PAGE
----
Kohl’s lands $9 billion bid backed by activist investor


Department store Kohl’s has received an offer of around $9 billion to go private in a deal with an investment consortium backed by activist hedge fund Starboard Value, according to two people familiar with the matter.

The offering highlights renewed interest in department stores from activist investors as brick-and-mortar retailers grapple with supply chain issues amid the pandemic and increasing competition from online sites. Retailer stocks have been under pressure in recent years, while online site stocks have soared until recently.

Kohl’s is already under pressure to improve its share price. Activist firm Macellum Advisors, which owns 5 percent of Kohl’s, wrote in a letter last Tuesday urging the retailer to explore strategic alternatives, including a sale. That was after it offered similar criticism of Kohl’s stock performance last year.

The speedy processing of Macellum’s letter and the consortium’s bid could be the start of a dance to pressure the Kohls to consider a sale — or otherwise quickly boost the stock price. In response to Macellum’s letter, Kohl’s said last week that it has confidence in its board and will “aggressively pursue the best interests of all shareholders.”

Based in Menomonee Falls, Wisconsin and founded in 1962, Kohl’s is a department store specializing in casual clothing, home goods and sporting goods. Unlike other retailers like Nordstrom, Kohl’s stores are often found in smaller malls rather than malls. That has made its real estate more valuable as malls have fallen on hard times.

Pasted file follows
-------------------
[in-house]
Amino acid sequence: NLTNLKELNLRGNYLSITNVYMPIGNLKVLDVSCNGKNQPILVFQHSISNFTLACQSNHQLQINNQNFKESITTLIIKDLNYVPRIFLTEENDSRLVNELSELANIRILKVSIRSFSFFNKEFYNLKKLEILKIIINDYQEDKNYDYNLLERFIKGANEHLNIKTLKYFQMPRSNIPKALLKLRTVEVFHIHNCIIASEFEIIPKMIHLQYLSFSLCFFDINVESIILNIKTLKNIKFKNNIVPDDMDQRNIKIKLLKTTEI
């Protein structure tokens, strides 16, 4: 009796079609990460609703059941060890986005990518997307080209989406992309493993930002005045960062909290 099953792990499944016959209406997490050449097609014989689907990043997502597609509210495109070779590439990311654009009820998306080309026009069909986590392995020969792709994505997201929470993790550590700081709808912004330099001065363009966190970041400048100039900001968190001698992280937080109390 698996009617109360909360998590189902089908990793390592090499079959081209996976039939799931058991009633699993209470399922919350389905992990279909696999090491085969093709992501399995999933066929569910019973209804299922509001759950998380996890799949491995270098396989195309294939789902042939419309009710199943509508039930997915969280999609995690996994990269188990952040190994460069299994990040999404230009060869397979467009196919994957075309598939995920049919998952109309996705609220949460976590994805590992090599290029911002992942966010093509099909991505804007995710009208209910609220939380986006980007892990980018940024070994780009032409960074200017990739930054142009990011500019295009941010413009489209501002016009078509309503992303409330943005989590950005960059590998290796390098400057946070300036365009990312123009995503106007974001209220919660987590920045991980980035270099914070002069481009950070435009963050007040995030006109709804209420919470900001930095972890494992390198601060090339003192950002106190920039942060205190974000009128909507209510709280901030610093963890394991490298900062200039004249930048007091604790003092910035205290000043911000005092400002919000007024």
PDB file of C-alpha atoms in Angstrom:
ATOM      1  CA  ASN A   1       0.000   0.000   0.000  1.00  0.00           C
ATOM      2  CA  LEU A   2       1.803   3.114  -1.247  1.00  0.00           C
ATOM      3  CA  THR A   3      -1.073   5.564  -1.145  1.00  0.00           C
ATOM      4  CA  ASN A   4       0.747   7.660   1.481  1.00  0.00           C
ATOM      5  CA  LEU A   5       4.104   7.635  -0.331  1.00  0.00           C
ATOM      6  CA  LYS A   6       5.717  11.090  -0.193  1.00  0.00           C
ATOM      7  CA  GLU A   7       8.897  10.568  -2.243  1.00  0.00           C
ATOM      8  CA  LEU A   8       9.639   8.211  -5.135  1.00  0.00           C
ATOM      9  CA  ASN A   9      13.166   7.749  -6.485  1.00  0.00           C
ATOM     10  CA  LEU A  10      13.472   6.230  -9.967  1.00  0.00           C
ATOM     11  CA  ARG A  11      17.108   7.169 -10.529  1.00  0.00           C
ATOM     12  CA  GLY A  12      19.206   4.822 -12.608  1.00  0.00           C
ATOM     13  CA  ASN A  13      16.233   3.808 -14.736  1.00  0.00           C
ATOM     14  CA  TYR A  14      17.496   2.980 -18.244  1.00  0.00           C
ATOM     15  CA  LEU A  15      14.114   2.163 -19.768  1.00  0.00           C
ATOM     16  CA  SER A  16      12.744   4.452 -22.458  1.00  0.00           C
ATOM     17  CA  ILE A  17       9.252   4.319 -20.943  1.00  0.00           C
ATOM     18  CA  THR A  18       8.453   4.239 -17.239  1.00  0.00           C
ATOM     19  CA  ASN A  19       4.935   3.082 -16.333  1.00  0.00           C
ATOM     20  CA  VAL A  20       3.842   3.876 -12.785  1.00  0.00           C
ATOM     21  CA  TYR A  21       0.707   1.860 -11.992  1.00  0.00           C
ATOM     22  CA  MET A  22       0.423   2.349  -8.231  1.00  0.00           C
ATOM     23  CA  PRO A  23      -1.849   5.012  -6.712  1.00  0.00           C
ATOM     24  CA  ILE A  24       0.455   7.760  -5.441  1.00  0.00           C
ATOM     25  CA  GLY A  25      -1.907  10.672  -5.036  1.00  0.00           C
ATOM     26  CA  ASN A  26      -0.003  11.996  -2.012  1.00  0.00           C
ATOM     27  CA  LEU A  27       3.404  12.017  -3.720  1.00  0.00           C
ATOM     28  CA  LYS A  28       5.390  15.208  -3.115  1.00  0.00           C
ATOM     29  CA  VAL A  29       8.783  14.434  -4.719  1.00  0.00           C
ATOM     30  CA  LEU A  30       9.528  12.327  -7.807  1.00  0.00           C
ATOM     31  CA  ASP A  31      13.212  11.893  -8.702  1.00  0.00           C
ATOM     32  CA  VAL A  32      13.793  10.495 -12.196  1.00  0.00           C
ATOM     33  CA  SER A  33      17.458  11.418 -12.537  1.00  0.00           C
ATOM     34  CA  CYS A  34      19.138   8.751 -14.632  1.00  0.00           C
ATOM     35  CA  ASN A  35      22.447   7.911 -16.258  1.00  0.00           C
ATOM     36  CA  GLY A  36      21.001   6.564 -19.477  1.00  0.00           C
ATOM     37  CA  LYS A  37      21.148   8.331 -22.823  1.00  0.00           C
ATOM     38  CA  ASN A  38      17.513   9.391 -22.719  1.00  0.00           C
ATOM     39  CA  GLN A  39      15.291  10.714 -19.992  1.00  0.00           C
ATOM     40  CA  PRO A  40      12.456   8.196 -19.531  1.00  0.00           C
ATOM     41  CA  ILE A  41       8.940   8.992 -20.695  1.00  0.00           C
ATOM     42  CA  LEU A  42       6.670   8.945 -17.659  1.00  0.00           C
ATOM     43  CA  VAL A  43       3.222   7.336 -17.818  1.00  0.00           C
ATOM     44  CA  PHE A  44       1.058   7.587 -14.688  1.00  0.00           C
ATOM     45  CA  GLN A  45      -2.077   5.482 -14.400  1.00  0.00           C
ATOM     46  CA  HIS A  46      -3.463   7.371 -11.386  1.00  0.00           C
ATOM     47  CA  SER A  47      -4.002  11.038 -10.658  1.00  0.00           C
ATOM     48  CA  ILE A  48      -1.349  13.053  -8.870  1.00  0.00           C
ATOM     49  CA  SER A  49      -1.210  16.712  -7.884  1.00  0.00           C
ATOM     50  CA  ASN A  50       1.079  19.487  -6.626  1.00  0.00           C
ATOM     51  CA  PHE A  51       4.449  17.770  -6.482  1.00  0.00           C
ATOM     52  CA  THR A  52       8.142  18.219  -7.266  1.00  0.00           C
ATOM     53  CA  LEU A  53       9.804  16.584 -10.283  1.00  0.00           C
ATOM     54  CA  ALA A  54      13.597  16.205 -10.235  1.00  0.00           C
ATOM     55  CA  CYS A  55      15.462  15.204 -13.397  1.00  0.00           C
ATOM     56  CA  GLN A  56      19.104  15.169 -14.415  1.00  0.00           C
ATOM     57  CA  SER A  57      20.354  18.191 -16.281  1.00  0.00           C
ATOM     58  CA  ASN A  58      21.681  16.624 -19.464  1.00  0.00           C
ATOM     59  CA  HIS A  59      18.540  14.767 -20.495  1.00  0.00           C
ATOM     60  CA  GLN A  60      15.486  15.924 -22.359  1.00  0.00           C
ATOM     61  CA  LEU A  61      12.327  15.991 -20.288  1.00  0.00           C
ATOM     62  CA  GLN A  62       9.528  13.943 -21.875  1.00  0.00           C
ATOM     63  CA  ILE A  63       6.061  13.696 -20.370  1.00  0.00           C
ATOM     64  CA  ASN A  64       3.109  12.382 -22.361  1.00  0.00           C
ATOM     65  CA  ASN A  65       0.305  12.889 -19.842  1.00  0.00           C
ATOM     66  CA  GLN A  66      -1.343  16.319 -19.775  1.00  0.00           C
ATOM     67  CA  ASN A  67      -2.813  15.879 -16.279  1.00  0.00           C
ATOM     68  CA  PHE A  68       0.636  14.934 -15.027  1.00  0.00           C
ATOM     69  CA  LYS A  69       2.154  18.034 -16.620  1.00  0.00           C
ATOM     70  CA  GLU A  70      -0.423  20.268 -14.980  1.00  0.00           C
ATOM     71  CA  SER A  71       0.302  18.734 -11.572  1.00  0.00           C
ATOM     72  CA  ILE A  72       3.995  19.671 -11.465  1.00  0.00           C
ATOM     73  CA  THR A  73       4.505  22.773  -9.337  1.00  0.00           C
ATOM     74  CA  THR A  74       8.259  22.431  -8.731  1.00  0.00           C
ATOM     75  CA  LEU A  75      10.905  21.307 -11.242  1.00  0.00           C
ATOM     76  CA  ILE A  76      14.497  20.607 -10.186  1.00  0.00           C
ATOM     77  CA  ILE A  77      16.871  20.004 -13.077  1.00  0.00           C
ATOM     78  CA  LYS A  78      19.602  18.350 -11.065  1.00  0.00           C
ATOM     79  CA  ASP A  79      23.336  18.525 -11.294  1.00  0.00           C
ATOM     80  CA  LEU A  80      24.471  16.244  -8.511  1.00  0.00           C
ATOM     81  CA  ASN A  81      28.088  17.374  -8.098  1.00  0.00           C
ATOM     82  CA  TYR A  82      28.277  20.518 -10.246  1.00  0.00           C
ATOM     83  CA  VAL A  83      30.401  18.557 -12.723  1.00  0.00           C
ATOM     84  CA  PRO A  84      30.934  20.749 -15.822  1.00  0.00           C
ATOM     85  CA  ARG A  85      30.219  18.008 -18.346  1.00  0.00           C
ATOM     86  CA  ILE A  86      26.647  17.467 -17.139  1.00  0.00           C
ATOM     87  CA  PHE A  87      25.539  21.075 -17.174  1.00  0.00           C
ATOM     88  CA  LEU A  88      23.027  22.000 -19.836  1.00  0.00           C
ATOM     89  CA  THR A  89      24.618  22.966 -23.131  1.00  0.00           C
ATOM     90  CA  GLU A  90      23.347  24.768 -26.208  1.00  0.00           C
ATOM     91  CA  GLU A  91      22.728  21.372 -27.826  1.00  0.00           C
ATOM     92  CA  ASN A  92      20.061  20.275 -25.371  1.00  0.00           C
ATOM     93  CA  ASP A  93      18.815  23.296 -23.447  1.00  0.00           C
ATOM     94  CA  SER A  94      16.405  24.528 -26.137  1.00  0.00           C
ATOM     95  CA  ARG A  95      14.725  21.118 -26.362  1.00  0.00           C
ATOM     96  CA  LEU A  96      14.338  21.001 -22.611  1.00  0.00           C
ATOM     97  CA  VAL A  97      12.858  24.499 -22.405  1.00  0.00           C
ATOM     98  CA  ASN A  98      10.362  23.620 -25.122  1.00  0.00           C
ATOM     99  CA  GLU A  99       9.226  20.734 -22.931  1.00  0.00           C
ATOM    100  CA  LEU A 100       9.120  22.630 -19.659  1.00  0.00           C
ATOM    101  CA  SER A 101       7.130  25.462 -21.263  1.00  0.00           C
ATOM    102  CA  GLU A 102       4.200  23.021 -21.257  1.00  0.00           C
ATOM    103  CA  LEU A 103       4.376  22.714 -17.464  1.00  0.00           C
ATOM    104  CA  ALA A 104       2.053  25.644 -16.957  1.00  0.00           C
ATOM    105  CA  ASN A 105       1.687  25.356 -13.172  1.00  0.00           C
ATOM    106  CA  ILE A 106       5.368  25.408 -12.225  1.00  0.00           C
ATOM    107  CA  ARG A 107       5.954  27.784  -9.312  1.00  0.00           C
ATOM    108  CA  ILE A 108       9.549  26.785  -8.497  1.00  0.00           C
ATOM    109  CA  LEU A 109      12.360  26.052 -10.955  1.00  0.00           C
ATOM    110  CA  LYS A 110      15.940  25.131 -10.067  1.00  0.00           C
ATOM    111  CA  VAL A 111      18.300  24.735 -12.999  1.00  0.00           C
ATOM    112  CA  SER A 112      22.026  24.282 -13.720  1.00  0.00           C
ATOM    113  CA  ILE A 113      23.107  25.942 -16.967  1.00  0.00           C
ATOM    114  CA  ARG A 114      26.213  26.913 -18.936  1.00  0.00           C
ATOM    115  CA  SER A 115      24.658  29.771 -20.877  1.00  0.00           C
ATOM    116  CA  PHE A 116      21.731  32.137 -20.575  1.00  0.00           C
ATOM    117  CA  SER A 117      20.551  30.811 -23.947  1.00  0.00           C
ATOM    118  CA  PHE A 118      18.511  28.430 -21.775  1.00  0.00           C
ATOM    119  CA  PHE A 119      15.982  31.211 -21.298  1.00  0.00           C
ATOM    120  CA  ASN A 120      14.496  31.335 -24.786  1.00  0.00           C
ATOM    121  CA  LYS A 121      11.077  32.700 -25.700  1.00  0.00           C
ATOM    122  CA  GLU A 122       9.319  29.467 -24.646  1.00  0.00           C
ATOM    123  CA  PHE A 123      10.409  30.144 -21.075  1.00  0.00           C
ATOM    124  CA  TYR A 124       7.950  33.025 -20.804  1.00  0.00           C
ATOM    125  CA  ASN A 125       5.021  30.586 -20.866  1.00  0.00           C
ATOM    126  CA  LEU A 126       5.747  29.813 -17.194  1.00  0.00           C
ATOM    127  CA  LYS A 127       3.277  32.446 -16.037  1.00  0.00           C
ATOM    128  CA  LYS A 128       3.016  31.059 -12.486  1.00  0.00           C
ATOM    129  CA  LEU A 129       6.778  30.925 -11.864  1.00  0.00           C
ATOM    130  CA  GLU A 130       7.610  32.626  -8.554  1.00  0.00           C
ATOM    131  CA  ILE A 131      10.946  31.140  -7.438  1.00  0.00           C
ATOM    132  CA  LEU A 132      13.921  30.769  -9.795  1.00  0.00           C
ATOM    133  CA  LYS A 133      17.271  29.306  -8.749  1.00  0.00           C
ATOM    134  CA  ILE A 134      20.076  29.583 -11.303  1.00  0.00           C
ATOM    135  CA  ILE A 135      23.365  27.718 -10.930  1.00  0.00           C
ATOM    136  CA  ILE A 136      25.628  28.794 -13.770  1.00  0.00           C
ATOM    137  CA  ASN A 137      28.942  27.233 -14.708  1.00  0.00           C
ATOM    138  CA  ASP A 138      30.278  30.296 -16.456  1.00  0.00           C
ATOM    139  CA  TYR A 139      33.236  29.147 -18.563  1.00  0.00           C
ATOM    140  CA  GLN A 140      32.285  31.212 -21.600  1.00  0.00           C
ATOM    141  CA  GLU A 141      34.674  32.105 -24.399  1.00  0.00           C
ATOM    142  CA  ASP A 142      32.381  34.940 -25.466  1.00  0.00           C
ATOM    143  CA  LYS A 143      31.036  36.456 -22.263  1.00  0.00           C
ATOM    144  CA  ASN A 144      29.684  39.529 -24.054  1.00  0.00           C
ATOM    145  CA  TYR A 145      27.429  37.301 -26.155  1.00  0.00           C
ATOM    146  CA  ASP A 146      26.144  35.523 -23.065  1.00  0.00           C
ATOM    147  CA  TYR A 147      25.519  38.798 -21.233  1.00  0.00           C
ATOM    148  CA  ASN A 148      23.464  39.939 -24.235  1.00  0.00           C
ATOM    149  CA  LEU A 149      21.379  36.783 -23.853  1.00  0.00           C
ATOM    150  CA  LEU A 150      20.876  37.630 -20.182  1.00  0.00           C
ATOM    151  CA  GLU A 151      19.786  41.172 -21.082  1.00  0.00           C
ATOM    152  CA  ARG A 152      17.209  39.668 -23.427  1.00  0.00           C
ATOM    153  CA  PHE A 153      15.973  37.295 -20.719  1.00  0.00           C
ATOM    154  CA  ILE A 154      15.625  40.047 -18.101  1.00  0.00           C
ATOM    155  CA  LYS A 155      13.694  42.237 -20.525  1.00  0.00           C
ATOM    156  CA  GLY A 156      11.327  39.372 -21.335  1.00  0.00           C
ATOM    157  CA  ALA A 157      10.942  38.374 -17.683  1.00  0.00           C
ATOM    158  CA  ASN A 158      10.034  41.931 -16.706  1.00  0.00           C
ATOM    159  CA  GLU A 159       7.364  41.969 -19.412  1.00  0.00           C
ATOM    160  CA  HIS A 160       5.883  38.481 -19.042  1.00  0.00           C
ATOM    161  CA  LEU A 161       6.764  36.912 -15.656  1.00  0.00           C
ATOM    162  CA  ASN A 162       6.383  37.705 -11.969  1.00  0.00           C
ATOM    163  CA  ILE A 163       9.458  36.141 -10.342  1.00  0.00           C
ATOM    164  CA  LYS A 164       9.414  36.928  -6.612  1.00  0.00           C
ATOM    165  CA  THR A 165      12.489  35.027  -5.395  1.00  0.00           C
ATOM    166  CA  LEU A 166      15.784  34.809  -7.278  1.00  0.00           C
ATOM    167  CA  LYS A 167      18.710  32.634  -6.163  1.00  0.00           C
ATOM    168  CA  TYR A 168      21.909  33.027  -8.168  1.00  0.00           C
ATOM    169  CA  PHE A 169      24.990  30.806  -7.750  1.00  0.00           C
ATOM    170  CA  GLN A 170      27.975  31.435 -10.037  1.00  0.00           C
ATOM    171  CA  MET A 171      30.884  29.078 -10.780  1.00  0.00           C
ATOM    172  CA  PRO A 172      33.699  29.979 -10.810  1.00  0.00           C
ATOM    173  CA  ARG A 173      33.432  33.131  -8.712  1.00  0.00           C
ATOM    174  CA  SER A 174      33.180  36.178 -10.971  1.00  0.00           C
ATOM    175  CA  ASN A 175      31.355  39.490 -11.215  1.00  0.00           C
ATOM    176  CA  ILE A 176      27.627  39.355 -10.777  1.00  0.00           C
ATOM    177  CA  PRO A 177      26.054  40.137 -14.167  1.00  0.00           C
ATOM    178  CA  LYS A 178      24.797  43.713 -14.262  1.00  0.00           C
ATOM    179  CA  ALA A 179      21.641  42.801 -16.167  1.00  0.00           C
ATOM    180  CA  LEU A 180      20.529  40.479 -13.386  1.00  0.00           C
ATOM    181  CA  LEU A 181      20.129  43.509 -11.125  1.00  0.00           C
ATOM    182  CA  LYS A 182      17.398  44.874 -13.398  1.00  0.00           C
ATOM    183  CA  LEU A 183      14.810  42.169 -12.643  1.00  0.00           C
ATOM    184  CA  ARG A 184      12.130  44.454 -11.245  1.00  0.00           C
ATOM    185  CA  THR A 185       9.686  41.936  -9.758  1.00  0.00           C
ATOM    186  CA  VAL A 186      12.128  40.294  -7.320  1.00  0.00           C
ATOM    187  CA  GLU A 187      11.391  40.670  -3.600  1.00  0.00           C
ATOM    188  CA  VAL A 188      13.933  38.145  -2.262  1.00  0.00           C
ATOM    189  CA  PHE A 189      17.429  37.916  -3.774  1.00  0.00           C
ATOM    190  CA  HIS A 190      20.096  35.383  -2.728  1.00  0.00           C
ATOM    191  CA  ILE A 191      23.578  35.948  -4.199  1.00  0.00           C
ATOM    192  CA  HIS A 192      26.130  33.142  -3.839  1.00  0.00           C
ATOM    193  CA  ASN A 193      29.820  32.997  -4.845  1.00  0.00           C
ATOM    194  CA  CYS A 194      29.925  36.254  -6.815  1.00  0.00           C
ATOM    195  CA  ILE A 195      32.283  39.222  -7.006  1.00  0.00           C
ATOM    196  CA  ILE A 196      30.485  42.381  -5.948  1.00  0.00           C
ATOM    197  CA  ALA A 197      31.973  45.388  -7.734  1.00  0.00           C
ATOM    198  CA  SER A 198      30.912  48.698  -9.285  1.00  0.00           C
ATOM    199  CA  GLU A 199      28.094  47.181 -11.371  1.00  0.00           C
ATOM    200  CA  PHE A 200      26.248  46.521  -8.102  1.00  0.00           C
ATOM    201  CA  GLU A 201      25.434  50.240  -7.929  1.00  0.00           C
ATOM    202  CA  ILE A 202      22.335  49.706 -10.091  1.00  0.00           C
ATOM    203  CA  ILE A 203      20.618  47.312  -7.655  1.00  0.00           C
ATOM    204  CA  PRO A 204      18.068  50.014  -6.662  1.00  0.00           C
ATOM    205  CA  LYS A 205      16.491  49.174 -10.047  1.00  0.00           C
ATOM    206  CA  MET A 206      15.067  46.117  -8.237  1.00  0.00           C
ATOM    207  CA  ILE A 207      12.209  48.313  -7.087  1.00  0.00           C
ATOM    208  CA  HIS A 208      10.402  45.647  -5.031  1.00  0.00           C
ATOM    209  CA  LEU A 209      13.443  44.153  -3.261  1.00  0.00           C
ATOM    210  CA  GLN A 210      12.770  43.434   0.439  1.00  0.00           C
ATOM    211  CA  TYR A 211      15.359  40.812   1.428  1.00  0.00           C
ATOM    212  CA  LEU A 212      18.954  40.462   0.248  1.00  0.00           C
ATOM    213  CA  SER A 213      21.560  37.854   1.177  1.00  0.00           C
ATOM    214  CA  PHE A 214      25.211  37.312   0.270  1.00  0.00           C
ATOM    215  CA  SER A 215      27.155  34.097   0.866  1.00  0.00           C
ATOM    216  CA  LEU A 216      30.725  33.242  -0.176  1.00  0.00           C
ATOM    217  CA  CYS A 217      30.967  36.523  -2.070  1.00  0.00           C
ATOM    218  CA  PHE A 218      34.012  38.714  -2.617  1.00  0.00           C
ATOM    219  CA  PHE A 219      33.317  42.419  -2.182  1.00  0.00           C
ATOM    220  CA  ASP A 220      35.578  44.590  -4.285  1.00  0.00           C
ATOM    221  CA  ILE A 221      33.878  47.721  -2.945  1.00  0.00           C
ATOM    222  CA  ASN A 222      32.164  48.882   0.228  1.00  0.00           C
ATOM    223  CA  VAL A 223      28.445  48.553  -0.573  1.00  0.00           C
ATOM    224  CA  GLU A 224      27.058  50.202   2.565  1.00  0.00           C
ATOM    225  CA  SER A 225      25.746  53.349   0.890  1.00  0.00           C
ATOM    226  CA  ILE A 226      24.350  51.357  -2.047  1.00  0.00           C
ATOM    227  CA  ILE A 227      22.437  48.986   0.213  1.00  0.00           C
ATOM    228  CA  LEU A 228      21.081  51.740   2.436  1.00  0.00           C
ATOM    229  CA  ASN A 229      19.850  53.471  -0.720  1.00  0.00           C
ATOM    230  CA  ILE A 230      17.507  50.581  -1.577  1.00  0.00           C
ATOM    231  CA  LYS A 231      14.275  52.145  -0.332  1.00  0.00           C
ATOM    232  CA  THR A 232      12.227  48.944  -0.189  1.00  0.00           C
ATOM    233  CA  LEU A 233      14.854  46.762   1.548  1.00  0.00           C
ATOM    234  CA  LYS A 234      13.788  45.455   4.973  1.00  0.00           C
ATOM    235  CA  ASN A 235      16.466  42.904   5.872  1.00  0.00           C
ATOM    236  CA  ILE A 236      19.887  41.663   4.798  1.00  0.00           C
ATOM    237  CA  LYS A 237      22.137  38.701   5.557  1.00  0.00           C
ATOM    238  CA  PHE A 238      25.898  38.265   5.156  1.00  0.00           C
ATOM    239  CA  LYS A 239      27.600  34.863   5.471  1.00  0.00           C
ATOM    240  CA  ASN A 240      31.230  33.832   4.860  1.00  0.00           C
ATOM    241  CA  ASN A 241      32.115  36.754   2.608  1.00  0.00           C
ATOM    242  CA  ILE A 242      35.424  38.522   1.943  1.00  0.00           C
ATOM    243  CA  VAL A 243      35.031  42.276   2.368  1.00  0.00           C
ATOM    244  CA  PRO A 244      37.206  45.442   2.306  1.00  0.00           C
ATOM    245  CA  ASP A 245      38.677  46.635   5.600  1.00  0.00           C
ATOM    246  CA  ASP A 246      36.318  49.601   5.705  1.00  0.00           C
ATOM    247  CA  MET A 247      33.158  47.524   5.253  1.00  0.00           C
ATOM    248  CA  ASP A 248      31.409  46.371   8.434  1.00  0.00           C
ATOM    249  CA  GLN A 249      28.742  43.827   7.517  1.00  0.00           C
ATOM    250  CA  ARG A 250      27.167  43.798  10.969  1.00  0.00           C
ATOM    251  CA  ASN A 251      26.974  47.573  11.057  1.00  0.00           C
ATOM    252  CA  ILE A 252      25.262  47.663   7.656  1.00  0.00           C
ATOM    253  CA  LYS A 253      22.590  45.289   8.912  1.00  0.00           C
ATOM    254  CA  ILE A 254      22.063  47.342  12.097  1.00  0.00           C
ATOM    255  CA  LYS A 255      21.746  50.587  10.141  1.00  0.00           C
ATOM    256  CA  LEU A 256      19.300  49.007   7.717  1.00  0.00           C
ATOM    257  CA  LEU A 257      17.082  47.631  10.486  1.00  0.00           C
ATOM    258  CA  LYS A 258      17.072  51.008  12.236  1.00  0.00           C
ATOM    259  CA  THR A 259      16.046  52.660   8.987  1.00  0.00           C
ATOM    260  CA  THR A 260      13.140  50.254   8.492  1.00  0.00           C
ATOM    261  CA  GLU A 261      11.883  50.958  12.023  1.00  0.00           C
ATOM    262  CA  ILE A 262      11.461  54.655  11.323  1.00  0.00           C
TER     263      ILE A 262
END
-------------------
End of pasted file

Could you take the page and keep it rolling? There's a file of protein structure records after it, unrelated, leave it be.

A key question will be whether the Starboard consortium will raise the necessary funds to fund the offering, especially given the challenges posed by previous leveraged buyouts of retailers such as Toys “R” Us, Payless and Neiman Marcus. Those deals left retailers saddled with debt and unable to make the necessary investments as e-commerce transformed the retail landscape. All three eventually could no longer make their loan payments and filed for bankruptcy. Both Neiman Marcus and Payless emerged from bankruptcy, while Toys “R” Us eventually went into liquidation.

Kohl’s shares are up less than 4 percent over the past year, giving the company a market cap of about $6.5 billion. The offer, first reported by the Wall Street Journal, would value the retailer at $64 per share, a 37 percent premium to Friday’s closing price of $46.84.

Acacia Research Corporation, which is leading the offering, has been supported by Starboard since 2019. Starboard has helped Acacia raise a “significant” amount of equity to fund its offering, said one of those familiar with the discussions. Acacia has also received a letter of confidence from a bank, that person said, saying the bank believes it can help assemble some of the debt needed for the transaction. Acacia is also in talks with a real estate company that would sell a portion of Kohl’s property to fund the offering, the person said.

Both people who spoke about the matter requested anonymity as the offer is confidential. A Kohl’s spokeswoman did not immediately respond to a request for comment.

Even with uncertain funding, the offer could put pressure on the Kohls, as Macellum has threatened to nominate directors to Kohl’s board “if the status quo holds.” In his letter, Macellum criticized Kohl’s for “poorly managing the business and failing to implement necessary operational, financial and strategic improvements.” It’s putting pressure on Kohl’s to consider spinning off its e-commerce business.

Macellum reached an agreement with the retailer last April that included the addition of three new directors to the board. Kohl’s shares have since fallen more than 20 percent as supply chain challenges have rattled the industry.

“We have continued to work with Macellum since the settlement and are disappointed with the path they have taken and the unfounded speculation in their announcement and letter,” Kohl’s said in response to Macellum.

Kohl’s has argued that its efforts to invest in its online and sportswear businesses are underway — and gaining momentum. In November, it reported that its third-quarter sales were up 16 percent. In December 2020, the company announced a partnership with Sephora to attract more shoppers to its stores. Its activewear business, designed to make all sizes more inclusive, now accounts for just over a quarter of its sales.


Comments are closed.